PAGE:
From this study, some members of the management were also members of the emergency team of the facilities, giving 79% of the respondents to be members of the emergency preparedness team. One would then expect maximum support of management to the work of the emergency preparedness teams but that does not seem to be the case as more than half of the respondents (52%) indicated that management does not support the activities of the emergency preparedness team of the facilities. Even though there were emergency teams in each facility, almost all the respondents (98%) indicated that there was no emergency preparedness team specifically for communicable diseases in the facilities. Contrary to Jones et al., 2009’s article that expects separate teams for the different emergencies that could happen in our health care facilities as their management would require a certain expertise. An example would be that Emergency Medical Team (MET) would require the expertise of an Internal Medicine Physician and a Rapid Response Team (RRT) for communicable diseases be led by a Public Health Physician with expertise in communicable diseases.

To determine the emergency preparedness level of health facilities in disaster management certain key areas needs to be put into consideration such as treatment guidelines, trained personnel plans, equipment and epidemiologic surveillance and these indicators seem to be in place in all the study facilities [1]. Staff had received training in the management of communicable diseases, there is treatment protocols readily available and could be found and assessable to all.

The study again recorded that 85% of the respondents indicated communicable diseases are isolated and treated; this is in accordance with the Ghana Health service treatment protocols to isolate and treat communicable disease at the diagnosed facility to prevent further spread of the disease.Health workers in the facilities were trained on the management of communicable diseases (80%), and treatment protocols were also available in the facilities (87%), it is considered a good practice as emphasized the importance of public health workers been knowledgeable in infectious disease management [12].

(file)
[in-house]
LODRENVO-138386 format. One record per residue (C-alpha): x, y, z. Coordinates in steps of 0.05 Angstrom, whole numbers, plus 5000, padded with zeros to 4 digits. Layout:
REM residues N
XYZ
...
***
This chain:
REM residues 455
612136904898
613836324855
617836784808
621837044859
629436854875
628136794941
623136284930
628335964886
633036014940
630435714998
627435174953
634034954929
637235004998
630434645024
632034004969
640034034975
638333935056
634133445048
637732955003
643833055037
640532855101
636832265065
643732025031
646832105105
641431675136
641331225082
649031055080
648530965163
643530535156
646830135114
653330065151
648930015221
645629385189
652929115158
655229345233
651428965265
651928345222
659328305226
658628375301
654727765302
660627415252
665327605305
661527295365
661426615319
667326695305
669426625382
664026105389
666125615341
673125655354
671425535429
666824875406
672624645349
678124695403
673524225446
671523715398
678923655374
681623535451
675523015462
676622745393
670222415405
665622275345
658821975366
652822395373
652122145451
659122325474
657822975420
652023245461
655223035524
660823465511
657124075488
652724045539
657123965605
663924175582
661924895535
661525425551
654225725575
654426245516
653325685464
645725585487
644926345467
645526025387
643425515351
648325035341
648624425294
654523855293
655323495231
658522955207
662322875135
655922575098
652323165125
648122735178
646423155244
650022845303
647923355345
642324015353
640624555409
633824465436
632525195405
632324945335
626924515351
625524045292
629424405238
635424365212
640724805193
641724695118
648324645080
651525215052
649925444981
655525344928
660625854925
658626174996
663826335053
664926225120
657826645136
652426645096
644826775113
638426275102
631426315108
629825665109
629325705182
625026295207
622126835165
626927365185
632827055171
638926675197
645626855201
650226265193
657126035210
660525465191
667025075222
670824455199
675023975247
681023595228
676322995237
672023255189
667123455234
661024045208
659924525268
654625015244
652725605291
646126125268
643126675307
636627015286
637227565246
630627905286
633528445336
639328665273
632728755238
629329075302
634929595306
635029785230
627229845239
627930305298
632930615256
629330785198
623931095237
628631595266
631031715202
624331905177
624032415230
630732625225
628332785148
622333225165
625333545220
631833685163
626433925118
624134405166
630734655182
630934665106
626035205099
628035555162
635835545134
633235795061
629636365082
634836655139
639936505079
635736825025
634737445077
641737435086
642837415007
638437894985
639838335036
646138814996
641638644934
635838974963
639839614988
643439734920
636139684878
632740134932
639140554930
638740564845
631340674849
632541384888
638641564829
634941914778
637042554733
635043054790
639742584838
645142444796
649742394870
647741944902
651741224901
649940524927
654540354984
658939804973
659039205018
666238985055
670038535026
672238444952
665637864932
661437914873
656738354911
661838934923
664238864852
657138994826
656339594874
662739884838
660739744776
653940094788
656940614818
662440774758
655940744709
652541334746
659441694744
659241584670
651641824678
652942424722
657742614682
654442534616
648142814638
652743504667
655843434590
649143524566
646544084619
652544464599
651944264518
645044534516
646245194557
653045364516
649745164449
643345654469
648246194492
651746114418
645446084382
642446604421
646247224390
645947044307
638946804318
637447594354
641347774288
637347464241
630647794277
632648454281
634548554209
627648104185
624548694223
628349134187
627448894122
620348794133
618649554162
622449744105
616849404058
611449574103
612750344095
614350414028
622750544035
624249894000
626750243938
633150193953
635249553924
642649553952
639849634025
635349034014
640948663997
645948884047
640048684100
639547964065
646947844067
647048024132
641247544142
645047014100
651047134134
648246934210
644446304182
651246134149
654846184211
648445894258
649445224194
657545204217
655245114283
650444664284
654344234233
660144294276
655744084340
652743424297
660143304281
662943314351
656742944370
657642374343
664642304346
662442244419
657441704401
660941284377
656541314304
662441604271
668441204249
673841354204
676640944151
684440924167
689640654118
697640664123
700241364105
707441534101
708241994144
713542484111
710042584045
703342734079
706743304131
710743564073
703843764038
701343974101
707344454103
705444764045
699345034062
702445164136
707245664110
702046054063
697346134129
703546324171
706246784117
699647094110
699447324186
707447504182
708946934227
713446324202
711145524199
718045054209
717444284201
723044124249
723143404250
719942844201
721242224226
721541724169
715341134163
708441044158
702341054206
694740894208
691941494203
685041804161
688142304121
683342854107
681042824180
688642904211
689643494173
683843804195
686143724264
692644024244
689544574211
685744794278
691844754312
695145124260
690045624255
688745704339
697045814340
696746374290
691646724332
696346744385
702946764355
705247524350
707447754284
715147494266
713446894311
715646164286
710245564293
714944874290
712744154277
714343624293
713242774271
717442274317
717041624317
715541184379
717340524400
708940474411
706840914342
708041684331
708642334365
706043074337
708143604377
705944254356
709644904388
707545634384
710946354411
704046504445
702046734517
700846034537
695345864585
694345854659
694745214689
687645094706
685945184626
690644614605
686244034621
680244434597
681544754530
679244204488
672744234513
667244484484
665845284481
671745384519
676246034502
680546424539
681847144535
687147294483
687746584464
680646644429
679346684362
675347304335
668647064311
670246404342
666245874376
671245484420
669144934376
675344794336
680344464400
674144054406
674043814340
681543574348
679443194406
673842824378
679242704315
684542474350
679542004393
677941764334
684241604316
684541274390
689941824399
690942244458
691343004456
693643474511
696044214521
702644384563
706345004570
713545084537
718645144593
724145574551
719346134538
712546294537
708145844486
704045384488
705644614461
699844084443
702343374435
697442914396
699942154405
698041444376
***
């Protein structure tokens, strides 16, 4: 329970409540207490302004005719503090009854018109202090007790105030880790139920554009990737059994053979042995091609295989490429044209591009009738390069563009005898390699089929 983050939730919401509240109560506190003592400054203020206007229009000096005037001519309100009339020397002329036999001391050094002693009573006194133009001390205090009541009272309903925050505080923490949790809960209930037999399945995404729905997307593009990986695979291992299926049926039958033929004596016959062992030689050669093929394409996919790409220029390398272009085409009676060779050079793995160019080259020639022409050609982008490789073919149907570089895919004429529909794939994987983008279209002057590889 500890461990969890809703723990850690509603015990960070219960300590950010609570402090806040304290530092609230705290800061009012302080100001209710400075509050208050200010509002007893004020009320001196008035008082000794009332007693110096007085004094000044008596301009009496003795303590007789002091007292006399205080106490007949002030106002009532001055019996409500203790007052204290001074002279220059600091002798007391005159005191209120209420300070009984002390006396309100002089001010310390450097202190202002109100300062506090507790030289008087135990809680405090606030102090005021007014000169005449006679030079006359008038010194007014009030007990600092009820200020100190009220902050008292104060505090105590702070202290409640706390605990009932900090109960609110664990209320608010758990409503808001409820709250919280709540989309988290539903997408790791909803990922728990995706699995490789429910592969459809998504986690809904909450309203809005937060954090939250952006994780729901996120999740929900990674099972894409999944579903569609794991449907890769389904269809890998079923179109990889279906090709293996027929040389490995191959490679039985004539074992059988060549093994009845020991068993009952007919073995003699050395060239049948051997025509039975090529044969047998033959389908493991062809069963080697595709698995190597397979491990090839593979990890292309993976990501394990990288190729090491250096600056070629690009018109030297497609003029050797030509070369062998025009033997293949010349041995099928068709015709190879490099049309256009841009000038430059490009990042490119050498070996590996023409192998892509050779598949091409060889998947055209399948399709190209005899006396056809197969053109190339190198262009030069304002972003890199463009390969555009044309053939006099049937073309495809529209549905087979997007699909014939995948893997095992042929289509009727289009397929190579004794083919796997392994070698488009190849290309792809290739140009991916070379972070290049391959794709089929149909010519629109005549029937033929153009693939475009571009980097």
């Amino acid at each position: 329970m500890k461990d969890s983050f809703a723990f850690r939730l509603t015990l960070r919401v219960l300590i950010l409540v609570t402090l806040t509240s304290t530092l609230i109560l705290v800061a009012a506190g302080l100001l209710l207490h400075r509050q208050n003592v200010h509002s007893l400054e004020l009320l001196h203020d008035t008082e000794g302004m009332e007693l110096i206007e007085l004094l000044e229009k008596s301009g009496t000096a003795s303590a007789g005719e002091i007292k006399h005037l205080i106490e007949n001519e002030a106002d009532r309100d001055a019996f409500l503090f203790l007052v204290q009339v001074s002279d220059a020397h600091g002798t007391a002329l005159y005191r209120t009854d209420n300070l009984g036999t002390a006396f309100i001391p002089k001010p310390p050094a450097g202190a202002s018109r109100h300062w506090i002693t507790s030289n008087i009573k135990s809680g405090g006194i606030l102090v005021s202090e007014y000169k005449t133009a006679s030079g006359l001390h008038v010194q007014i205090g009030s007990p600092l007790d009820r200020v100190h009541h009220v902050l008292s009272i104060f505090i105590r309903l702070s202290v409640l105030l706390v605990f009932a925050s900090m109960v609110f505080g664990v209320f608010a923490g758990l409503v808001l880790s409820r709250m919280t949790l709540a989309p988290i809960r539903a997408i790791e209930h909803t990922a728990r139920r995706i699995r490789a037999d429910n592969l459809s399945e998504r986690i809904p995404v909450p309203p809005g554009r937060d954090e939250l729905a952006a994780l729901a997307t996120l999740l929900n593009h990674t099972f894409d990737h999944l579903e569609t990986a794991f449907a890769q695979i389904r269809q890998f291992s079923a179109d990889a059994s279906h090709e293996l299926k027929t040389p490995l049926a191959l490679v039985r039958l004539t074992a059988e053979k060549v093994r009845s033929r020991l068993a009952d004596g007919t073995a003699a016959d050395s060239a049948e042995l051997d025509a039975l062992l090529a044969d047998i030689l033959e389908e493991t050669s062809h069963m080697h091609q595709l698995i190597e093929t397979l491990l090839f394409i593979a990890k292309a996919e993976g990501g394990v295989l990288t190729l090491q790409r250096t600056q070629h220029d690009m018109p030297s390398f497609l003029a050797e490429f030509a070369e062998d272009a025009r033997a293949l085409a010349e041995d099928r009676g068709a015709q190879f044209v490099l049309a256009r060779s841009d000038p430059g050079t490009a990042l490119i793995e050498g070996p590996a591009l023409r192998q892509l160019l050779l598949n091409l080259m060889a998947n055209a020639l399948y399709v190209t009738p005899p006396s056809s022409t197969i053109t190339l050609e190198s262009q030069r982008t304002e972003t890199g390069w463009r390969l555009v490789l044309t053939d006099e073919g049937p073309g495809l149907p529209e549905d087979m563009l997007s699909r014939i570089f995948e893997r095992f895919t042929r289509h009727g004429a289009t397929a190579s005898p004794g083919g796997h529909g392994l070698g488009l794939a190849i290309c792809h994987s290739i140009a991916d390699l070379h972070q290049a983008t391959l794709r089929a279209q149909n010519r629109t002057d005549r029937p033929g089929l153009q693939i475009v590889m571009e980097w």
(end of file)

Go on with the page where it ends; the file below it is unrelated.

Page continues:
More than half (56%) of the respondents from all five hospitals stated that emergency preparedness plan for communicable diseases could be found in the facilities and this is in agreement with a research indicating that emergency preparedness plan was very important and needed to confidently manage any emergency situation that may arise [13].

In the management of disease outbreaks and disasters, knowledge and skills plays an integral role in management and preparing for emergency situation as indicated by [14]. which was been practice in the facilities the study was conducted as 80% of the respondents affirmed to health receiving training on the management of communicable diseases.


Conclusion

There were emergency preparedness teams in all five hospitals, but none of the hospitals had an emergency preparedness team specifically for communicable diseases and also, the support from management was not adequate, even though some members of the management team were also members of the emergency preparedness teams.

Also the current practices of communicable disease management in the facilities were good as communicable disease cases were isolated and treated, treatment protocols for the management of communicable diseases are readily available in all facilities under consideration. This indicates that these facilities are readily prepared should there be any disease outbreak in their vicinity. However, the absence of separate and specific rooms for the admission and treatment of communicable diseases could be seen as a strong impediment to the smooth and effective management of communicable diseases in the unlikely event when there is an outbreak.


References